Although the original book is only about 100 pages in length, its compact plot structure and wonderful narrative velocity are so perfectly contrived as to make this novella an icon in world literature. Once the story begins, there is no getting off this mad dash around the fog beclouded city of gloomy London.
The story was written in 1843 in the wake of a series of "poor laws" directed at changes in the British welfare system. Dickens tried to alert his readers to the plight of those persons who had been displaced and driven into poverty as a result of the rapid changes taking place during the early years of the Industrial Revolution.
In A Christmas Carol, Dickens points out that the wealthy have a greater obligation to the poor than to merely pay their taxes and go on about their lives. But the greatest thing about the story is the powerful spirit of Christmas, and the healing virtue of believing in something outside of one's self.
(P)2008 Audio Connoisseur
"Charlton Griffin's inspired reading of this 1843 novella should be mandatory holiday listening." (AudiFile Magazine)
I listened to all the samples on this book and they all sounded great to me. I chose this one because there were some sound effects that I didn't hear in the others. I was thrilled with my choice. The narrator was amazing. Many times I thought there was a cast of characters but it was just one man. I think I would have liked any of the narrators but I loved this one. I listen to many books but this is my first review.
I purchased this as my "seasonal cheer". While the story focuses on Christmas, its message is for the whole year.
Just a few days after buying this version, audible.com gave me a copy of the Tim Curry version. I have listened to both, and of the two I prefer this one.
Both are decently read. To me the Curry version reminds me of a grandfather sharing it with a child just learning to read --- slow and deliberate like he's letting the child point out words on the page as they go. To my taste, this version is narrated more smoothly, and the reader is more intent on communicating the story.
Most of us probably already know the story or at least a version of it. So the delivery is what counts. Different people will have different preferences.
The plot may not suit people who feel "Scrooge-like" at this season, but for others, it is heartwarming. Given how long ago Dickens wrote A Christmas Carol, it is amazing how little of it seems dated. Its style is more leisurely and observant than it would be if written today. But the author's observations and asides rarely feel intrusive or dated.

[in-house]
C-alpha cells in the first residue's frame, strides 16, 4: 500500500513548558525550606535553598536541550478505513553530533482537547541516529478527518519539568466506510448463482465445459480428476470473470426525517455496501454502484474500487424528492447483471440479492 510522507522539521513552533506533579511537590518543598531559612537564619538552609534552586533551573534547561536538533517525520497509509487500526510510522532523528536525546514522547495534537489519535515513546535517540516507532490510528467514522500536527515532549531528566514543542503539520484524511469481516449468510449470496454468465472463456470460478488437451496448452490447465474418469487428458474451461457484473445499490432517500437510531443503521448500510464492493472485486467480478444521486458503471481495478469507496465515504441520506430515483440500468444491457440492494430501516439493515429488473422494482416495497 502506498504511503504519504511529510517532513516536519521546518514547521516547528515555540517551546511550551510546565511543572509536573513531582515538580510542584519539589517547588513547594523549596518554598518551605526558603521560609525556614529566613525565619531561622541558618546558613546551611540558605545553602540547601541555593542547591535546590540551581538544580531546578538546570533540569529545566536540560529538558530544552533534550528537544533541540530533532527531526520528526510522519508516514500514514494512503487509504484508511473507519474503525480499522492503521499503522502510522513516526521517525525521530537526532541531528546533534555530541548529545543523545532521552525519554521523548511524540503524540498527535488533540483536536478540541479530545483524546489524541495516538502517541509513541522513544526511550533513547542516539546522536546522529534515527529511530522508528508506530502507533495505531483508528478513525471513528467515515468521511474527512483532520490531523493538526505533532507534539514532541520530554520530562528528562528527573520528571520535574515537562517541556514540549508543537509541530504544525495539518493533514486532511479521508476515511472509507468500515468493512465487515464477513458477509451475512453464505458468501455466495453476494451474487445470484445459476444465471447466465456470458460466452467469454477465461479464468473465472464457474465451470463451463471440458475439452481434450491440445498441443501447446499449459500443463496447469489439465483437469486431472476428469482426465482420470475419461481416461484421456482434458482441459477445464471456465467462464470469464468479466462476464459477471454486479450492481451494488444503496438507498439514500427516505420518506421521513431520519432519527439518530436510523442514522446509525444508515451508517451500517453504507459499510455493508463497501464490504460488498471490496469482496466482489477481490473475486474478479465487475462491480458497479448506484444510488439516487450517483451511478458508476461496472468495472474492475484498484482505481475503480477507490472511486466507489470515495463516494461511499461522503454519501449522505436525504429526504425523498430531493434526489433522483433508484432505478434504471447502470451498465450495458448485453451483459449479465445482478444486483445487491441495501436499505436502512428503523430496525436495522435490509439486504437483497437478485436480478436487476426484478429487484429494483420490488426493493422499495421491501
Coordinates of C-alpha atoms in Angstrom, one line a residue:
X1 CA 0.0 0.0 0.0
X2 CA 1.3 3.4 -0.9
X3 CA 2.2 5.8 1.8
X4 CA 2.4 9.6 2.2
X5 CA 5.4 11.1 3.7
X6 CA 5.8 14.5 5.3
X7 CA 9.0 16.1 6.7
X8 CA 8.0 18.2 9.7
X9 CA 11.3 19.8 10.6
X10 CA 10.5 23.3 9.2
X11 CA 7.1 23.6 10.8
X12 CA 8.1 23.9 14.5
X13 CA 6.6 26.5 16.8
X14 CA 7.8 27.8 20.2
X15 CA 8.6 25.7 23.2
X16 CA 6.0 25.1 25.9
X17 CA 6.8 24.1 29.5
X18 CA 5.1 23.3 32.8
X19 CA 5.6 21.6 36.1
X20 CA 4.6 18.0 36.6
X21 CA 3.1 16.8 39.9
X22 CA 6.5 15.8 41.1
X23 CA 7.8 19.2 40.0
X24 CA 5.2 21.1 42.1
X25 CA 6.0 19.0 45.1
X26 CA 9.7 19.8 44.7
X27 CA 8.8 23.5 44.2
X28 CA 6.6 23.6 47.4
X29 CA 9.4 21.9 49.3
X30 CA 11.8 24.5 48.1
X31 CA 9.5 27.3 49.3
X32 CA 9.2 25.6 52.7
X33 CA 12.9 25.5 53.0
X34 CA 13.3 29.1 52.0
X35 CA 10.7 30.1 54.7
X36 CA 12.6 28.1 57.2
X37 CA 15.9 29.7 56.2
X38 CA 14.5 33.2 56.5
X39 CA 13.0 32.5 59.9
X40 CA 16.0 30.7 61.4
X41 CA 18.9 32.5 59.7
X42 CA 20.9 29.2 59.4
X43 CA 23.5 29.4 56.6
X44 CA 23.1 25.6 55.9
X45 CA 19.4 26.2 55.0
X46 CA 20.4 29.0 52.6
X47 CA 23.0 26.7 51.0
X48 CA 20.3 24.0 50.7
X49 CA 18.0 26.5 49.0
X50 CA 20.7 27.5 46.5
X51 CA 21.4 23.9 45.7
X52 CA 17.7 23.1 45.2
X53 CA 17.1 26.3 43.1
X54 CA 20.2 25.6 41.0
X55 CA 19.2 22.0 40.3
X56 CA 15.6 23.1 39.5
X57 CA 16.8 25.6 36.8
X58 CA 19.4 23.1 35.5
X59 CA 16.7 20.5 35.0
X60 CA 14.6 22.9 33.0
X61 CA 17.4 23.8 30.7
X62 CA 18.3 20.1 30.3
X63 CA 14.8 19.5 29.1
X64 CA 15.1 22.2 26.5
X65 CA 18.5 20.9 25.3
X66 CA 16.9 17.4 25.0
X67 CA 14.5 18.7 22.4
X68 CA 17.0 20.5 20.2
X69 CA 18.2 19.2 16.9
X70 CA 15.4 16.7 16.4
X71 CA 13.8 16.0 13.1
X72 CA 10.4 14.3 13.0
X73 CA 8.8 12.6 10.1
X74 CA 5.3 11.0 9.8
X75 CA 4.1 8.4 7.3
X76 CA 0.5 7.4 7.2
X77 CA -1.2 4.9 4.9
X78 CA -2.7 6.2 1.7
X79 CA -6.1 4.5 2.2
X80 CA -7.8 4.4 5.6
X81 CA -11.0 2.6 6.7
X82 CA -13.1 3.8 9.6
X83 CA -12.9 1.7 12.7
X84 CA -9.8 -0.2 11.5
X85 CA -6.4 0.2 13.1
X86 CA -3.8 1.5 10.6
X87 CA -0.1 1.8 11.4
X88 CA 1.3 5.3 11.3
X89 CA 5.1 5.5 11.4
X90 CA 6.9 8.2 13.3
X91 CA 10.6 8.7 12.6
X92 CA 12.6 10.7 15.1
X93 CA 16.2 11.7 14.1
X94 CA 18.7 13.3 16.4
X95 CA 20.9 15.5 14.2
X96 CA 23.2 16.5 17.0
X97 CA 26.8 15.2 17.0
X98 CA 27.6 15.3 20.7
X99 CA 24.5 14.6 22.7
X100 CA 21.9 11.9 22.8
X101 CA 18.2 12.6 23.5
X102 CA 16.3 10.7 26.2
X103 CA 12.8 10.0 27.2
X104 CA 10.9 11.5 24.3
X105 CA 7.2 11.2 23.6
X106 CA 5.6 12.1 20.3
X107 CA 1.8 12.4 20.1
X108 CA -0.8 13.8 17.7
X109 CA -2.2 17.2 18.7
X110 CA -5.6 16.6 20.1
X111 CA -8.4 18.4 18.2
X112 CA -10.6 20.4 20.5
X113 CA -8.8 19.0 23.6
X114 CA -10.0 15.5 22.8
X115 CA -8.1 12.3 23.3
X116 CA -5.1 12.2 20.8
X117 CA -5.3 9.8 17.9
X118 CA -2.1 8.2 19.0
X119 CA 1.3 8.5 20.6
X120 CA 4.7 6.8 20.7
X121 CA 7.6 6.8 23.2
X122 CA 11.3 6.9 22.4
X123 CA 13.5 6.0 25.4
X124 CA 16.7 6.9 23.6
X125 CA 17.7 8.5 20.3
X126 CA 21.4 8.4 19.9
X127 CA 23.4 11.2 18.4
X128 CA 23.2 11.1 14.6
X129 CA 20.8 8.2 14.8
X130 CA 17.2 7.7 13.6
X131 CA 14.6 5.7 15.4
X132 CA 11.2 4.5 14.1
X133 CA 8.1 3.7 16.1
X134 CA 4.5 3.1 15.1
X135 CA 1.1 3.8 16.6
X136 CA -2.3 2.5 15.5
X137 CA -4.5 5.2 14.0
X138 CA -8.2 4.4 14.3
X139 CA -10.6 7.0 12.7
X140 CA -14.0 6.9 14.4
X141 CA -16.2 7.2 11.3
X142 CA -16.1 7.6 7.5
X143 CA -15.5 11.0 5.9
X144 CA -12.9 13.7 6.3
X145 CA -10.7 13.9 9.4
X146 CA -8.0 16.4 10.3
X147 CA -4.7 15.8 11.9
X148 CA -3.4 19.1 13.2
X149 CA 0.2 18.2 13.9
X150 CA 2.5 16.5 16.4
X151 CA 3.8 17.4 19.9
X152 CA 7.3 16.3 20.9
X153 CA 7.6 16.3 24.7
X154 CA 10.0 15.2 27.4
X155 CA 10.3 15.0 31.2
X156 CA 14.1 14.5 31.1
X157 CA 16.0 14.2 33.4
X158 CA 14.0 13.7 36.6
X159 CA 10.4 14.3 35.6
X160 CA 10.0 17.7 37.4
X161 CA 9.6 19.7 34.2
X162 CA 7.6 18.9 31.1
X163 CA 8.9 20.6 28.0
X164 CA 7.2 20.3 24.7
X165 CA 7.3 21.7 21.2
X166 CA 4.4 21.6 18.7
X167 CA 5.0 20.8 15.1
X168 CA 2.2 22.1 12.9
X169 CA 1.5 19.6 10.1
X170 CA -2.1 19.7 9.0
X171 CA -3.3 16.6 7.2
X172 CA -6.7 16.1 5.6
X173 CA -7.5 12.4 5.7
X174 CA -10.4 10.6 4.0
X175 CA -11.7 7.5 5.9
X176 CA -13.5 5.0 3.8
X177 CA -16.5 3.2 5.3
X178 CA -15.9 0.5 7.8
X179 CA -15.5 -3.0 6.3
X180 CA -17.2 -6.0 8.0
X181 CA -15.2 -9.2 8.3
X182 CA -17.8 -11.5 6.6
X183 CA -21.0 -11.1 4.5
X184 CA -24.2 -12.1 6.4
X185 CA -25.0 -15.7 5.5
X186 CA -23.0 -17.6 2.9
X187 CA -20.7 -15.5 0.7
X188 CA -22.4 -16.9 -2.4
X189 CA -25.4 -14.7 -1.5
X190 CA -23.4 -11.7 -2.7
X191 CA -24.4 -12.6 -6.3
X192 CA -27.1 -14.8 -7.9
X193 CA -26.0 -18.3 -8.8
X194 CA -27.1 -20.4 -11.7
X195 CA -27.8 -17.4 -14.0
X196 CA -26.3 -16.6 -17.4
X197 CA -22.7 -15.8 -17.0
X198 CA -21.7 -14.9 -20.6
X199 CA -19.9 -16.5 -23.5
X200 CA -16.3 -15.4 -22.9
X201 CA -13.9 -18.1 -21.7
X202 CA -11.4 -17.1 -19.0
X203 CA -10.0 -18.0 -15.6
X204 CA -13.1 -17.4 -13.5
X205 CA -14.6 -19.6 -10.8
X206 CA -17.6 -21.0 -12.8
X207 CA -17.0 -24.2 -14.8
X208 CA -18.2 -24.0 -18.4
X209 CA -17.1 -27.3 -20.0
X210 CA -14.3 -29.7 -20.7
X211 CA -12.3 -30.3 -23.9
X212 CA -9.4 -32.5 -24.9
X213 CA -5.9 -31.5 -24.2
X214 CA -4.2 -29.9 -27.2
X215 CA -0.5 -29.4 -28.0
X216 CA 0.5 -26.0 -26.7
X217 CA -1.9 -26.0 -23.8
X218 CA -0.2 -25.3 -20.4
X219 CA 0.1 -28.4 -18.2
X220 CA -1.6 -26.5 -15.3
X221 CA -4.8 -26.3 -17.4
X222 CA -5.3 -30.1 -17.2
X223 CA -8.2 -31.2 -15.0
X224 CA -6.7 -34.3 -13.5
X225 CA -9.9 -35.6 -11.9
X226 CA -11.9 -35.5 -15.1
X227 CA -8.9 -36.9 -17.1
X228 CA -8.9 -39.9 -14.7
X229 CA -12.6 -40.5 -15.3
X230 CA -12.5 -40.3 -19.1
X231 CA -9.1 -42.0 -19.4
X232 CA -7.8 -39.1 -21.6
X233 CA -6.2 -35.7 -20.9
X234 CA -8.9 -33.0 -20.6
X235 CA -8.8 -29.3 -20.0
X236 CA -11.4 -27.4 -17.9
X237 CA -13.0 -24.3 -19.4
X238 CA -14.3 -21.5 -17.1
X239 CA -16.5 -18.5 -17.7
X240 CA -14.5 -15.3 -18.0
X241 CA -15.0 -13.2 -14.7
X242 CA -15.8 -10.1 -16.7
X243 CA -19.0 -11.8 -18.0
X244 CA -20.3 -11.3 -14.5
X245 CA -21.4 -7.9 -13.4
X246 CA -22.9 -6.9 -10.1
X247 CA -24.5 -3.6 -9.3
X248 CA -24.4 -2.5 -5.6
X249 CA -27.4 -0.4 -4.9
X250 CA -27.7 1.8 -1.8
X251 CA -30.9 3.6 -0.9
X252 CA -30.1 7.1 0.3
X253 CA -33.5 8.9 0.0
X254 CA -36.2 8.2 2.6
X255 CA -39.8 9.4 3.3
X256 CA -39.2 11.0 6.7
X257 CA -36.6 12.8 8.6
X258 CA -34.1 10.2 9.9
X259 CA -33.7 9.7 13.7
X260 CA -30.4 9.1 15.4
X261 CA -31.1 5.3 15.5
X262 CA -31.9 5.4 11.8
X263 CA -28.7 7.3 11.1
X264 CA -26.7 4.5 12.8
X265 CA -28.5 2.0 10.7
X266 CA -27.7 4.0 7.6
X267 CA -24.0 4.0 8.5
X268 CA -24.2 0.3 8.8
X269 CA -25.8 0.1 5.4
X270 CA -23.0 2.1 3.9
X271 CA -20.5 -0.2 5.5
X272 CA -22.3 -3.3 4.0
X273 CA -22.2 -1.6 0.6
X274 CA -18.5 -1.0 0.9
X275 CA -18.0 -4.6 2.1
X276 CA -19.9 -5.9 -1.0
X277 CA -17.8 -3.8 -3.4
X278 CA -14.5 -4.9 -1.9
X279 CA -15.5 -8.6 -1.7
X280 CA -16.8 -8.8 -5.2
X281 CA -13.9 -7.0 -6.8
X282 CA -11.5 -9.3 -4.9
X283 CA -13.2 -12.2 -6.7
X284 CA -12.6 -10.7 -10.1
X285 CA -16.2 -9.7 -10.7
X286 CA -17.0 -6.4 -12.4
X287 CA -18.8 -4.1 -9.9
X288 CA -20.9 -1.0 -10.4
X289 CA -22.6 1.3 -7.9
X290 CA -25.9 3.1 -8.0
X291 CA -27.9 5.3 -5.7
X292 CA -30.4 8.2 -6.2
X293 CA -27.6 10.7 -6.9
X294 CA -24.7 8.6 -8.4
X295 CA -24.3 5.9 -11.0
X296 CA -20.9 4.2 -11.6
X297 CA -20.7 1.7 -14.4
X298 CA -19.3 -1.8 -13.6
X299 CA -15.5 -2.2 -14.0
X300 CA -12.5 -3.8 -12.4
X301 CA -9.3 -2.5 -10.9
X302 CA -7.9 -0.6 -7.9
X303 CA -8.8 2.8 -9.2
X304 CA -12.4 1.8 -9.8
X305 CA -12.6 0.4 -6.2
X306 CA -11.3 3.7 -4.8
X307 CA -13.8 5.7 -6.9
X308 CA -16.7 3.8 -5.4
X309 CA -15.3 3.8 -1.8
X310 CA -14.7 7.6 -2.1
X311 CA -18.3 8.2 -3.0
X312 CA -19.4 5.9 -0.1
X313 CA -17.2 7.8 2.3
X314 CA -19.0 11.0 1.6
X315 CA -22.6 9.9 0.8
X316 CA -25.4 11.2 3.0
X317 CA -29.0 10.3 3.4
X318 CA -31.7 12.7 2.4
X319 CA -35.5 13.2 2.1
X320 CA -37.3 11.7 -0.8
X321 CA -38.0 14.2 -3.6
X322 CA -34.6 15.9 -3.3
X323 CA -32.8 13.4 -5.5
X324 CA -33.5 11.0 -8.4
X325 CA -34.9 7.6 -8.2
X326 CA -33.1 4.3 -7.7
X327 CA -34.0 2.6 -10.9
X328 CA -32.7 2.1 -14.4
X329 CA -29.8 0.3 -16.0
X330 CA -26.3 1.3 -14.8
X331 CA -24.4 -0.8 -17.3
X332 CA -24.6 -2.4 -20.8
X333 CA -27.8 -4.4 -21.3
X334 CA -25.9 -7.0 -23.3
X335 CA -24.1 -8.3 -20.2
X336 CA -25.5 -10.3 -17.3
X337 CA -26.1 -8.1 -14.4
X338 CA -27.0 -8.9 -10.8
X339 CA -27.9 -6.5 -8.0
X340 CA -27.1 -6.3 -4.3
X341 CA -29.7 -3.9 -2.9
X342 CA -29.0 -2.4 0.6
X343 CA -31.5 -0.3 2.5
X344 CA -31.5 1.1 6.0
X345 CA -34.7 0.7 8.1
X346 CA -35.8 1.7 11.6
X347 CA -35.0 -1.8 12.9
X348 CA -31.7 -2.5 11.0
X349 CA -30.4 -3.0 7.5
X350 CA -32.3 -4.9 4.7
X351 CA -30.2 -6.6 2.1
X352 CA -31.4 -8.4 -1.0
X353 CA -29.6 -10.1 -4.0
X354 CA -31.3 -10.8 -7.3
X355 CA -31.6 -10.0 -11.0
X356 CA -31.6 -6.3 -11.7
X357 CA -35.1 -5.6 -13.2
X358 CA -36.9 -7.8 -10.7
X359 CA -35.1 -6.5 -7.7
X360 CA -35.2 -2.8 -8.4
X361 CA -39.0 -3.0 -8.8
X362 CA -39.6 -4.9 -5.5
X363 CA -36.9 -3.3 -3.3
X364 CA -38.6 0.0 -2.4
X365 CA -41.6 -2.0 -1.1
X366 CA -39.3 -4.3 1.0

Farm girl, voracious reader, lover of wine & whiskey.
I listen to the audio version of this classic Dicken's tale every year. Usually I listen to Simon Prebble's version but I had a copy of Grifin's version I hadn't listened to in years and thought I'd switch things up. Griffin's voice is generally quite good, BUT he unfortunately does the most horrendous, artificial little girl's voice for Scrooge's little sister Fran that I had to stop listening. I've listened to this version several years ago and somehow had forgotten how terrifying Griffin's children's voices are. Simon Prebble's version is significantly better.
I write on economics, history and politics. I read/listen to feed my pen. I enjoy great narration more than music,, movies or tv.
Everyone should read this among all the other classics.
I am not a Dickens follower, but I find this typical of his other books in that he identifies a personality or type and tells us we should try not to be like that.
Griffin is wonderful. You don't realize that one person is doing all this. I like the voice of naration best. Scrooge was also outstanding.
One has seen it so many times--
I think Dicken's message is that if we dislike someone he must be bad. I don't buy it. I don't think a real Scrooge could be as flat as C.D. makes him.
I read or listen to this story at least once a year -- at Christmas, of course. It is an excellent reminder of just what the season is about.
Scrooge goes through such a transformation during his experiences. Through his story, we can learn to think about our actions (and how we lead our lives) in a different sort of way.
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